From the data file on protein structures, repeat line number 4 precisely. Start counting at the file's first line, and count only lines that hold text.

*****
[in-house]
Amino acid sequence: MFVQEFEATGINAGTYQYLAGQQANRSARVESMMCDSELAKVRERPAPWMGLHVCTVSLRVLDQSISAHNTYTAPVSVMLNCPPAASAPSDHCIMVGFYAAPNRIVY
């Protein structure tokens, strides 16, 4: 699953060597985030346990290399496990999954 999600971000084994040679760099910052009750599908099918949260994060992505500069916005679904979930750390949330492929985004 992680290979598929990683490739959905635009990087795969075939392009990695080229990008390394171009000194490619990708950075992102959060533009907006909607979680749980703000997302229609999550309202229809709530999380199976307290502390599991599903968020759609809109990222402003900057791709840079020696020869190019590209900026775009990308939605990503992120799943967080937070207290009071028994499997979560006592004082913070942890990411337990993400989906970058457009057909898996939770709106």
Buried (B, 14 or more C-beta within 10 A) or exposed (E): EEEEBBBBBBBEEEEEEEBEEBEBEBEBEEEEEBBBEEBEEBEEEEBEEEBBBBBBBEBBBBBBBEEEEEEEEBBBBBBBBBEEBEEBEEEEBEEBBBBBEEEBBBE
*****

Buried (B, 14 or more C-beta within 10 A) or exposed (E): EEEEBBBBBBBEEEEEEEBEEBEBEBEBEEEEEBBBEEBEEBEEEEBEEEBBBBBBBEBBBBBBBEEEEEEEEBBBBBBBBBEEBEEBEEEEBEEBBBBBEEEBBBE